“Strictly formal in its adaptation of classical architectural detail, the Georgian was rigidly symmetrical and bilateral, both in facade and floor plan. The classical Georgian house has a central hall that separates two sets of two rooms each. From the front, it exhibits strict bilaterality and balance: a central doorway flanked by paired evenly spaced windows and a central second-story window directly over the door. These windows have multiple panes and sliding sashes in contrast to the leaded casement windows of medieval type used in early vernacular houses."

Some alterations to the classic Georgian style are obvious in the porches and the basement tavern room. These modifications make sense when the building's function, as a hotel catering to railroad passengers, is considered--as well as the need to shield the windows from the hot summer sun.

The exterior of the museum presents an Italianate appearance in accord with its 1859 construction date. The Italianate design exerted a strong influence on American vernacular architecture and was at its most popular during the period just before the Civil War. The monograph, “What Style Is It? ‘, published by the Historic American Buildings Survey, National Trust for Historic Preservation, describes the Italianate style ‘as having several distinctive characteristics: a square house with low roofs, overhanging eaves with decorative brackets, and arcaded porches’. All these features are incorporated in the Exchange Hotel.

Georgian and Italianate building plans were distributed by means of design catalogs from England and Europe and were used by professional builders there, as well as in America. The local builder responsible for The Exchange Hotel's construction created an amalgam of styles, which work together to give us the building in use today. The resulting structure is a beautiful, stately building both inviting and architecturally intriguing.

Historic Gordonsville, Inc., acquired and restored the property in 1971, and it was placed on the National Register of Historic Places (.pdf) August 14, 1973.

Support Civil War Museum at the Exchange Hotel

The Exchange Hotel Civil War Medical Museum is managed and maintained by Historic Gordonsville, Inc. with the help of dedicated volunteers. Historic Gordonsville is a 501(c)(3) private non-profit institution that depends on the generous support of individuals, grants, foundations and corporations. We do not currently receive any line item funding directly from the county, city, state or federal government. Historic Gordonsville Inc. is organized to restore and preserve the Exchange Hotel Civil War Medical Museum. Your financial commitment ensures that the legacy of The Exchange Hotel and those that provided comfort and care to the sick and injured during the Civil War will live on. Making your gift to The Exchange Hotel Civil War Medical Museum is a great way you can support our educational, restoration, research and curatorial missions. There are a variety of ways you can help.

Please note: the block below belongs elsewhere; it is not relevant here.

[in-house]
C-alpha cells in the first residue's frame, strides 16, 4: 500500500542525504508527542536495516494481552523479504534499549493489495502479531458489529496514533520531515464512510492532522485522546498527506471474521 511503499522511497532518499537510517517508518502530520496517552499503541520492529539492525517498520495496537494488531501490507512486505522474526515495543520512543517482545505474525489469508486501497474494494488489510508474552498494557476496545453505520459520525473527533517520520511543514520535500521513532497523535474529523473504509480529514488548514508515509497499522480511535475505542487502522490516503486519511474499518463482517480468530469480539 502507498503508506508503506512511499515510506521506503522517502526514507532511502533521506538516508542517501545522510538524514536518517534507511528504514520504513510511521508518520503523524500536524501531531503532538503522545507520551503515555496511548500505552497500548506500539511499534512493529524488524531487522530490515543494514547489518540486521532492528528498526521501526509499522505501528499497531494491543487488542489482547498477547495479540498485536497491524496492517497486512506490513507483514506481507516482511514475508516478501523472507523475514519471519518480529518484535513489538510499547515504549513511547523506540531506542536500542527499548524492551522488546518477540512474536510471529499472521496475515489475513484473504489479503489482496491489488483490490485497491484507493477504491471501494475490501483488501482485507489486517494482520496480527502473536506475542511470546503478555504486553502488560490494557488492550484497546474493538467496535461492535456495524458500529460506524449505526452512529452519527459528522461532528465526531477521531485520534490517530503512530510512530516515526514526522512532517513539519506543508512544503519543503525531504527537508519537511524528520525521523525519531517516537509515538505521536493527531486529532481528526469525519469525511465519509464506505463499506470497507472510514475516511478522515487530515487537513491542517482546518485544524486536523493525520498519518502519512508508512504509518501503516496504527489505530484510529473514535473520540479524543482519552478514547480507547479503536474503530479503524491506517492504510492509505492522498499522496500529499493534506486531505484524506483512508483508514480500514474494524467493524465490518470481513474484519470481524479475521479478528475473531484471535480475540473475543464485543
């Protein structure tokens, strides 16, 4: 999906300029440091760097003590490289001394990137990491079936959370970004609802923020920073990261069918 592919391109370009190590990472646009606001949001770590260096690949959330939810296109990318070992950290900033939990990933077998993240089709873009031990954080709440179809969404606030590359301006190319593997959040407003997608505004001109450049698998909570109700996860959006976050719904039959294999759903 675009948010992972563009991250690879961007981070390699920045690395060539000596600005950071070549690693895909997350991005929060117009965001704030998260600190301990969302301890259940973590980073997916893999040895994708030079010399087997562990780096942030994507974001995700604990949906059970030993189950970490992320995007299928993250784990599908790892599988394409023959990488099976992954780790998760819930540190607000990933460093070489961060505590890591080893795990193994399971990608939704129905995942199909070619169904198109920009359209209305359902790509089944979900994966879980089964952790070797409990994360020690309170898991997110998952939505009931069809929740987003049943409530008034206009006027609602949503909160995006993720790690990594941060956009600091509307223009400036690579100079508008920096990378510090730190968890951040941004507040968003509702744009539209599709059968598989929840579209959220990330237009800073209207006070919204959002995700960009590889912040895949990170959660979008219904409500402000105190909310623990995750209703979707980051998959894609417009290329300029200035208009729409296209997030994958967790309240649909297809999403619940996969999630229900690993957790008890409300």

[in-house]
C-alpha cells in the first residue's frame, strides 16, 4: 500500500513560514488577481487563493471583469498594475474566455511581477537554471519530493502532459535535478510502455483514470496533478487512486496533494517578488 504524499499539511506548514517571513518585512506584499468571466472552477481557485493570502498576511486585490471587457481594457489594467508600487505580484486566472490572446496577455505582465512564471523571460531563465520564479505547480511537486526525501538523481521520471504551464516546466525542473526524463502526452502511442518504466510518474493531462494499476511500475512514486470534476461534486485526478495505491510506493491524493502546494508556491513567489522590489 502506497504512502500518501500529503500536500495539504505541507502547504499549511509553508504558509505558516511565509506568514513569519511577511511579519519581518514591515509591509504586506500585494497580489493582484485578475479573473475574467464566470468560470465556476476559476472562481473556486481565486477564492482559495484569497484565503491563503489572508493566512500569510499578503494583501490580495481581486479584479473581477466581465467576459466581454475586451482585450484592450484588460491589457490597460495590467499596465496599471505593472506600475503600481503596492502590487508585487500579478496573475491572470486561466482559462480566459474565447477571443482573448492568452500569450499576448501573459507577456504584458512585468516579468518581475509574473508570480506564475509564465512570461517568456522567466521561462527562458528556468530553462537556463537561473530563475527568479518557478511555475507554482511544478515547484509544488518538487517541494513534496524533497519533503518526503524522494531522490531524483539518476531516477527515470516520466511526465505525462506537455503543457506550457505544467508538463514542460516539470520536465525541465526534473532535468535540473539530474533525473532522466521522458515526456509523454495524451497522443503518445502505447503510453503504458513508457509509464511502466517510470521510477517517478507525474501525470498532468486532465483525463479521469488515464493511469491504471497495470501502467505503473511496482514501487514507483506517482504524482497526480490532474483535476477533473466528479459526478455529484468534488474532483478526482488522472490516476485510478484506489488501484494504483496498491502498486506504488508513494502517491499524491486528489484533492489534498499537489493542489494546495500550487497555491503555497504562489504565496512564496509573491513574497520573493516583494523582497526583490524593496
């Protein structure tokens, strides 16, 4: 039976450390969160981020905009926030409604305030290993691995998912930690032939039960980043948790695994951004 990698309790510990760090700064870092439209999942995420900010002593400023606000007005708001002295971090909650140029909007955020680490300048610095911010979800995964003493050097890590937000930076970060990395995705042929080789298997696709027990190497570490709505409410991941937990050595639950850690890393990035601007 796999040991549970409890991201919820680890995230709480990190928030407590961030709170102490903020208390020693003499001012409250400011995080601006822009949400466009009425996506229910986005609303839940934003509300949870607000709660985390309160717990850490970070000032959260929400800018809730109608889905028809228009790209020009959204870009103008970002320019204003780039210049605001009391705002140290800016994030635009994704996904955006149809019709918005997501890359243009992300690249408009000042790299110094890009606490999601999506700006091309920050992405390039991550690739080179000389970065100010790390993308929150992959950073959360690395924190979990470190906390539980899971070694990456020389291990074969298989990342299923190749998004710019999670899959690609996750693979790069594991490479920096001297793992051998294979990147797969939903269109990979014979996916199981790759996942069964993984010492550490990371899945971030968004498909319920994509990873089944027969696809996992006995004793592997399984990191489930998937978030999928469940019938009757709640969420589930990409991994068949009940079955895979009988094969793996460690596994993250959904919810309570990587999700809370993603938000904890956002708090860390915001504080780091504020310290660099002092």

Become a Member

Coming Soon

Volunteer Opportunities

The museum depends on the volunteer efforts of the community to keep it operational. Do you have a passion for history, spending time with like-minded individuals and the desire to help preserve a National Treasure? The Exchange Hotel Civil War Medical Museum has many volunteer positions available. It is our love of history and our respect of the past that inspire us to preserve it for future generations. If you feel you would like to be involved as a volunteer, please contact us using the form below or you may call us at 540.832.2944. If you don't see an area listed that you feel your gifts and talents could be used, please let us know.

Donation Campaigns

Monetary donations are used for further restoration, renovation, and other operational expenses of the Exchange Hotel Civil War Medical Museum, side building known as the "Summer Kitchen", and the Freight Depot building. Your generous donations are greatly appreciated.

Click here to make a donation

If you have any questions regarding the Exchange Hotel Civil War Medical Museum, please use the following ways to contact us:

By Mail The Exchange Hotel
Civil War Medical Museum
400 South Main Street
Gordonsville, Virginia 22942
Phone 540.832.2944
Email This email address is being protected from spambots. You need JavaScript enabled to view it.

Interested in our Evening Tours?

If you are interested in purchasing tickets for our Evening Tours, please check our Events Calendar first to make sure the tour day is available.

To schedule your Evening Tour, go to our Evening Tours page.  If you have a unique situation that is not covered on our Evening Tours page, please use the form below to contact us.


Contact Form
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As Seen On TV

as seen on tv


Amazing collection of history. Staff is helpful, and personable. They know their stuff.
Bob S.
Love this place. I almost cried because of its beauty. It's amazing!
Good job preserving this awesome piece of history.
As an R.N. I have a new appreciation of the physicians and nurses of the Civil War era. Limited means, no technology, yet many lives saved.

Baltimore, MD

Nicely done, logical order. Thank you for preserving the soldiers names who didn't survive.
Bob Gilbert - Rochester N.Y.
A fascinating, unique museum. Much detail and comprehensive explanations of each aspect of the hotels history.